Carpal tunnel syndrome (CTS) is the most recognized occupational maladies as well as one of the most reported. Marked by numbness, weakness, and pain in the wrist and hand particularly the thumb and index finger, and frequently shooting up the arm CTS occurs when the median nerve, which runs from the forearm to the base of the palm, becomes compressed. This constriction or pinching is commonly attributed to repetitive motion and stress. Yet, in spite of its association with heavy computer use, carpal tunnel syndrome is not confined to data entry workers. Butchers, mechanics, musicians, dental hygienists, tennis players and golfers are vulnerable. According to recent studies, CTS affects about 3 percent of the general population, whether on the job or at play. Women are more likely than men to develop it. Individuals with rheumatoid arthritis are also at high risk.
Despite the prevalence of CTS and its considerable economic impact in terms of both worker absenteeism and compensation claims there is no universally accepted therapy. Mild cases are usually left untreated. Moderate cases may be treated with local injections of corticosteroids, if patients fail to respond to splinting and anti-inflammatory drugs like ibuprofen. In severe cases, with the threat of permanent loss of sensation, the preferred treatment is surgery. Surgery, however, is often recommended to patients before trying less invasive and less expensive treatments. Is surgery always the best course for carpal tunnel syndrome's sufferers? A team of researchers in Madrid recently set out to find the answer. The results of their clinical trial, published in the February 2005 issue of Arthritis & Rheumatism (http://www.interscience.wiley.com/journal/arthritis), suggest that local steroid injection is just as effective as surgery for the long-term symptomPage: 1 2 3 Related medicine news :1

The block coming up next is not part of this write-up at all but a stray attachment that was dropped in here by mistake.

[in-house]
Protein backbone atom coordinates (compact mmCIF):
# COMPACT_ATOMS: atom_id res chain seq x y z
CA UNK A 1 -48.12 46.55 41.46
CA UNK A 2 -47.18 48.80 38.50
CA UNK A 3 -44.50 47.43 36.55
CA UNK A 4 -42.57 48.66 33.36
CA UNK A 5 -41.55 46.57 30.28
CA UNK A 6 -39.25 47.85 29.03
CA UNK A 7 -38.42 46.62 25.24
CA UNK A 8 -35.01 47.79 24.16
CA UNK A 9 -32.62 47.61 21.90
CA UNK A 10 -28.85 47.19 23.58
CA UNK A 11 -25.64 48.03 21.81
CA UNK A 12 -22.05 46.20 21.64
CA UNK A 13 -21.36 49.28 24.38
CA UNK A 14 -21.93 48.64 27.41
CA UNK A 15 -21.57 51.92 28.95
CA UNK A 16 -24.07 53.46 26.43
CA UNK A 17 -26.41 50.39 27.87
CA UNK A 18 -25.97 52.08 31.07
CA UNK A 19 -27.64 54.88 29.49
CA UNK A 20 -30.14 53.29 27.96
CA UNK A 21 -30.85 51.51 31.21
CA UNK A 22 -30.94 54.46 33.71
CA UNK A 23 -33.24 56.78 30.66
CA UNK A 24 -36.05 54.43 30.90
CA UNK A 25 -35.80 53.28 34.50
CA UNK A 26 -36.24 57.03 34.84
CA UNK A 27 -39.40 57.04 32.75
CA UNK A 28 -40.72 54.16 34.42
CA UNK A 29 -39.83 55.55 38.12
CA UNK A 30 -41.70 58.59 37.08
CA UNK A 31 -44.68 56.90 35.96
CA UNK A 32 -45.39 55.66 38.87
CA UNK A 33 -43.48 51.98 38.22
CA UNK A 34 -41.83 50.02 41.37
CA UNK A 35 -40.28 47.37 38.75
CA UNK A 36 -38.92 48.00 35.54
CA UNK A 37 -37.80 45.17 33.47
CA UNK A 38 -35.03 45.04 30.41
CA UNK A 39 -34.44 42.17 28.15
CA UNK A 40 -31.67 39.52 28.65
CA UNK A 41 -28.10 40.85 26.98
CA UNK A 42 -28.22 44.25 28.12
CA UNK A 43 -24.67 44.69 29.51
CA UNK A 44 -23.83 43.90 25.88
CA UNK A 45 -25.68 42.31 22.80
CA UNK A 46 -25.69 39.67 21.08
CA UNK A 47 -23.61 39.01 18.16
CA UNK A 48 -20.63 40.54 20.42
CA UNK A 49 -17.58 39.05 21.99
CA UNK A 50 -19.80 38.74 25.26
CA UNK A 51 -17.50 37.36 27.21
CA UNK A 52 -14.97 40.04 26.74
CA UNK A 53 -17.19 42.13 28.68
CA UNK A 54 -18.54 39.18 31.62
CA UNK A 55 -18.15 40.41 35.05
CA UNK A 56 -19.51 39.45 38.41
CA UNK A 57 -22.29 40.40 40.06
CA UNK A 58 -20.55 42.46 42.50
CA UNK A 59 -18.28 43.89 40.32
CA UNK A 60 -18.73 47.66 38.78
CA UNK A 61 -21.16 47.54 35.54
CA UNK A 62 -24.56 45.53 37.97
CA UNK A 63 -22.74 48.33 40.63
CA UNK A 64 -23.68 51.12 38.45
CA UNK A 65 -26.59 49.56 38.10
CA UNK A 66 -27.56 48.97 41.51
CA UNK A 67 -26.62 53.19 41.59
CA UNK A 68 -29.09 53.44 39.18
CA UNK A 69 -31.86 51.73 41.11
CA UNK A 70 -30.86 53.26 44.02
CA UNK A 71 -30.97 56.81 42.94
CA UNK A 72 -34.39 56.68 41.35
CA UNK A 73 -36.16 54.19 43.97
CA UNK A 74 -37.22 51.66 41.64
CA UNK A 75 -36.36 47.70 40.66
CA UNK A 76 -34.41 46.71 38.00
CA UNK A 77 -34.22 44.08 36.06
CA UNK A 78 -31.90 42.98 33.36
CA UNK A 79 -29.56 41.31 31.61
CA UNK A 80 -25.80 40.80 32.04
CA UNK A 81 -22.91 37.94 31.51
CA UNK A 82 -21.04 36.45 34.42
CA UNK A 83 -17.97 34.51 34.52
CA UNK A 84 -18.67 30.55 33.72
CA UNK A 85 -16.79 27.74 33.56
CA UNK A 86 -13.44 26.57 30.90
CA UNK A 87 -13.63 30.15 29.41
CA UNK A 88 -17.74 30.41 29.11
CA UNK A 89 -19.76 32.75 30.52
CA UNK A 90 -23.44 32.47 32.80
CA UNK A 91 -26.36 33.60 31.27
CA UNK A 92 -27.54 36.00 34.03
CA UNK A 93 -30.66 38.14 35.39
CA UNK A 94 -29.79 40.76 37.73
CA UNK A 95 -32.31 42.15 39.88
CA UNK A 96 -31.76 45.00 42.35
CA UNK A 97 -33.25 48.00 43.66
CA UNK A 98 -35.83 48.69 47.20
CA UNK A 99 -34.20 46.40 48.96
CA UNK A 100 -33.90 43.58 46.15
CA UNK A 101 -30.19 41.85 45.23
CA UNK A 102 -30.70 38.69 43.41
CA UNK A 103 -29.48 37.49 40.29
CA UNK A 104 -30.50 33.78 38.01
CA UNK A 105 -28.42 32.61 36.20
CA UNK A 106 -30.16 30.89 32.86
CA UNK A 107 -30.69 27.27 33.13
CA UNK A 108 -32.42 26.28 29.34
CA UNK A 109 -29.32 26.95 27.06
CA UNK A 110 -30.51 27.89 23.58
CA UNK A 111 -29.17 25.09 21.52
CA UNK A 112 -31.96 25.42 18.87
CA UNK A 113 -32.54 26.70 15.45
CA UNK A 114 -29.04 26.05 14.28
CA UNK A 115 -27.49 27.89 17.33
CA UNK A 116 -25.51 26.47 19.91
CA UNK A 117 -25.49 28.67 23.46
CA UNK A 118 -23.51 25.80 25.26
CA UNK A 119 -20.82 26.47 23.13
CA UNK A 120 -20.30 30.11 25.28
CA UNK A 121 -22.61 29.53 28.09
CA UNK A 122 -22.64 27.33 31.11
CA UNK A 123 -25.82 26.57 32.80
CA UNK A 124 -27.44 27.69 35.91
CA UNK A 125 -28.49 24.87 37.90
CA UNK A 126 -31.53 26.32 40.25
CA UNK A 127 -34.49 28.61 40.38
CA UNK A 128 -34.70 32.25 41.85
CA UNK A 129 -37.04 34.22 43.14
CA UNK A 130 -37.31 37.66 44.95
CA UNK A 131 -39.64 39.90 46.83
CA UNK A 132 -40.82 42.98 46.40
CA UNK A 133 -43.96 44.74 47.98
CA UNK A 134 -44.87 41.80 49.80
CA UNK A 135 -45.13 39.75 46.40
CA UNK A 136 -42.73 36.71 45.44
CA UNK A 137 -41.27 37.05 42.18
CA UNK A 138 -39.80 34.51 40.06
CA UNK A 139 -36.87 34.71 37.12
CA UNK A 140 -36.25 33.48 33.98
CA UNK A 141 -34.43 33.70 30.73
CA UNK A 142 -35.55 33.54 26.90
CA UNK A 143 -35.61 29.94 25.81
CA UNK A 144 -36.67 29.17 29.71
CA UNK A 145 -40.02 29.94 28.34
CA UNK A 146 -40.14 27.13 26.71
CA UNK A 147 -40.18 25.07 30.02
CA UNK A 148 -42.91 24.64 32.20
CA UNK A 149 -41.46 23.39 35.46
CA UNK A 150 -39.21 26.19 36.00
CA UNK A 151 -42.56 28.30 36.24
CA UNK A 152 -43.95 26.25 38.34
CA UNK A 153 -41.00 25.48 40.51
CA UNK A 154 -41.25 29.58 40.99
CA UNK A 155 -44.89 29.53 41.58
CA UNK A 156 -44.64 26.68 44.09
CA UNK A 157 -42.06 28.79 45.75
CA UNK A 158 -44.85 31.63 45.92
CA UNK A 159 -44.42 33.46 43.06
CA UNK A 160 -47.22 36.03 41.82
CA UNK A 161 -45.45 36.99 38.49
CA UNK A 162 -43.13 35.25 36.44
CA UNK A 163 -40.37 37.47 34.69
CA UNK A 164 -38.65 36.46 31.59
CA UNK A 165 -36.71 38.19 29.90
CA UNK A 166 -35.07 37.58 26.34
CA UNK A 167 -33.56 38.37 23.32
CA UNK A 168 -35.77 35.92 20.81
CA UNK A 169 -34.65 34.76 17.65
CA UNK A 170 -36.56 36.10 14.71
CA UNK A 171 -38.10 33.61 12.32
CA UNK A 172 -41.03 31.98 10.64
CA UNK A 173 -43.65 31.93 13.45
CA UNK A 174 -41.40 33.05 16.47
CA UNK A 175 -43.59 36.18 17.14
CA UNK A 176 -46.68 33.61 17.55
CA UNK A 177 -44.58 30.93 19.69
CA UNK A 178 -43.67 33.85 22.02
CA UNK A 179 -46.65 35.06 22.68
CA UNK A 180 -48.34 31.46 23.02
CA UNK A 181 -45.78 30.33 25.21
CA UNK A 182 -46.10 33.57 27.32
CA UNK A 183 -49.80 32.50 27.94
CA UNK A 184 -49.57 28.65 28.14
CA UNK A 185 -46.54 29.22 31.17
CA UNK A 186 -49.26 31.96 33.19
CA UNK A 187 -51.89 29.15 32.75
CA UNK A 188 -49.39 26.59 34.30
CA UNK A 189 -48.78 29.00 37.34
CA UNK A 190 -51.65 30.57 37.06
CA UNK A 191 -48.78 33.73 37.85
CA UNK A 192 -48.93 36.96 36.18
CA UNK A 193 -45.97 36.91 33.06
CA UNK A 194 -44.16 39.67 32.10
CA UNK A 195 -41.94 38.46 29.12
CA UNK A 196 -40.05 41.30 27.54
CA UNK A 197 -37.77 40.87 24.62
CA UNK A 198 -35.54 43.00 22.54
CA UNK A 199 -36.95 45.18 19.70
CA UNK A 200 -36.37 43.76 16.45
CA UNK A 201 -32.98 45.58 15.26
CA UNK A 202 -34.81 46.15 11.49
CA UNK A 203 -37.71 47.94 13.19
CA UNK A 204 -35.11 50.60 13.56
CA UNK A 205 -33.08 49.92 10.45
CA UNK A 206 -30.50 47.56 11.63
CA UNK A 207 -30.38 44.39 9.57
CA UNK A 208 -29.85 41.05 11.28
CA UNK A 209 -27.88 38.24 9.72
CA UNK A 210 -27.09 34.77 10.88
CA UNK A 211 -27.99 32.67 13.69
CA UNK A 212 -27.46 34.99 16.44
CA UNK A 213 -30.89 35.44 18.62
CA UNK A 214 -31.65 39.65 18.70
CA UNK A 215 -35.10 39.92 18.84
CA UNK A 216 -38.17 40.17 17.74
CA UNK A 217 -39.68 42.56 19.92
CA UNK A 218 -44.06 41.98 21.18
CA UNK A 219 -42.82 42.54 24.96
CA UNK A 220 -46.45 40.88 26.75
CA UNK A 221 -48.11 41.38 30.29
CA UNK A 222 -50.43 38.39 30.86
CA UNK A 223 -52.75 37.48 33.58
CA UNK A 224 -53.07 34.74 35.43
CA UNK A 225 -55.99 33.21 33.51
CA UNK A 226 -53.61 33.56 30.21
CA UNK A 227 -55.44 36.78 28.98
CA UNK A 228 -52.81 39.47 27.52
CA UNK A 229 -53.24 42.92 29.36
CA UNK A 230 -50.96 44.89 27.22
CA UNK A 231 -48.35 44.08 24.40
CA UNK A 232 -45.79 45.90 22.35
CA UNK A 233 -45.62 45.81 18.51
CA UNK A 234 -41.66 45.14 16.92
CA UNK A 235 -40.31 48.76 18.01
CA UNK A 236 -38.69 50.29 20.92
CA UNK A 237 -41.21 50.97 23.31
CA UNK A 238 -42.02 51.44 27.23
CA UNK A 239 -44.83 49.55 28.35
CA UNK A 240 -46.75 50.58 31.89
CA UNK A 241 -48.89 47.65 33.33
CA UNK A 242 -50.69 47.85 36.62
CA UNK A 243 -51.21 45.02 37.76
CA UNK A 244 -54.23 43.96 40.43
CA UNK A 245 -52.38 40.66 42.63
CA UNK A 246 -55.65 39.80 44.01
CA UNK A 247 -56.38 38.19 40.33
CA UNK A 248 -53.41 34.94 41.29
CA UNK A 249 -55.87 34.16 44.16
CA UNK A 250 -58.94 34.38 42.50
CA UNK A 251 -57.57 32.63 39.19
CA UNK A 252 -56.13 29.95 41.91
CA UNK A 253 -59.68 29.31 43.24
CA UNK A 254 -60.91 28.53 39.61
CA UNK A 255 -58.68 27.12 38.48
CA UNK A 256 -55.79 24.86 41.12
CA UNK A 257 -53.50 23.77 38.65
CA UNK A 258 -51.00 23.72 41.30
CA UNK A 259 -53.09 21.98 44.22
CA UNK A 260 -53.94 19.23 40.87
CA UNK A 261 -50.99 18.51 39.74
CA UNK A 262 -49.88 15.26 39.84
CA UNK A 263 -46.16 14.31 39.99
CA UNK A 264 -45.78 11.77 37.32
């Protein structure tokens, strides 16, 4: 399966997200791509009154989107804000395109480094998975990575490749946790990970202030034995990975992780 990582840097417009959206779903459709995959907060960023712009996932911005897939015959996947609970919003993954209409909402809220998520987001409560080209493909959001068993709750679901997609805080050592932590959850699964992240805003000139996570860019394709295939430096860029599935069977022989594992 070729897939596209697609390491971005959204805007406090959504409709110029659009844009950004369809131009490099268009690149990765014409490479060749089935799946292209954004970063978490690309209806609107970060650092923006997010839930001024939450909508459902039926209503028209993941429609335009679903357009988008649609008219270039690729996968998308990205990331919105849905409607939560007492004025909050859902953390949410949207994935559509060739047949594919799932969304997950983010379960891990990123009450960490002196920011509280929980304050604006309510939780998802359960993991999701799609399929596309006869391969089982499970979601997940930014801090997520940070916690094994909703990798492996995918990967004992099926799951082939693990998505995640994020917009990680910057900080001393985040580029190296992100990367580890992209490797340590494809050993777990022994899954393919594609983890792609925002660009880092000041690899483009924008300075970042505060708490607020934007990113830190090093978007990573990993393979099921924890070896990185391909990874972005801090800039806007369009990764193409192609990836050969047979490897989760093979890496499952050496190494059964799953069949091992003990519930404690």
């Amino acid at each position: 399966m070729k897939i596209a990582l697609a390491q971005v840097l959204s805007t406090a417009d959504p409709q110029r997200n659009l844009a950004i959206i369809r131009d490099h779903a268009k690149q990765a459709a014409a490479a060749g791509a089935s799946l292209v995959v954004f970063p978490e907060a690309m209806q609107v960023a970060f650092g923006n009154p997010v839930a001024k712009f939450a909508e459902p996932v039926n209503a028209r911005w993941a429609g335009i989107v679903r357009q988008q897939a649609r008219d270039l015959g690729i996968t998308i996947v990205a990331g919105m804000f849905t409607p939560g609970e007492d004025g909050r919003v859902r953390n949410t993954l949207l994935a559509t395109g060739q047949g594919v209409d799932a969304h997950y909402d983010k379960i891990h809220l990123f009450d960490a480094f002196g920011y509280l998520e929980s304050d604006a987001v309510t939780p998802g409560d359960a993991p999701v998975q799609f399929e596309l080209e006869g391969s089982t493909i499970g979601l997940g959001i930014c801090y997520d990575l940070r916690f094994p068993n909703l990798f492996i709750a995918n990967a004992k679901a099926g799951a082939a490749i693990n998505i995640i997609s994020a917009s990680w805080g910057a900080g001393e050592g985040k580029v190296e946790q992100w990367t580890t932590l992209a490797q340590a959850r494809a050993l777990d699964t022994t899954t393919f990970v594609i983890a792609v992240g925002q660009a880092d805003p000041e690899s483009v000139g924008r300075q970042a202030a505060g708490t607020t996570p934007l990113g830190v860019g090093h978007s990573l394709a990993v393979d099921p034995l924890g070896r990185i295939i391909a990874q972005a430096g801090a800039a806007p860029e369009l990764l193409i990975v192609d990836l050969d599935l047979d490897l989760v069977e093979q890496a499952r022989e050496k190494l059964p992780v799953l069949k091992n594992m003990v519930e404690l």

Contact: Amy Molnar
John Wiley & Sons, Inc.
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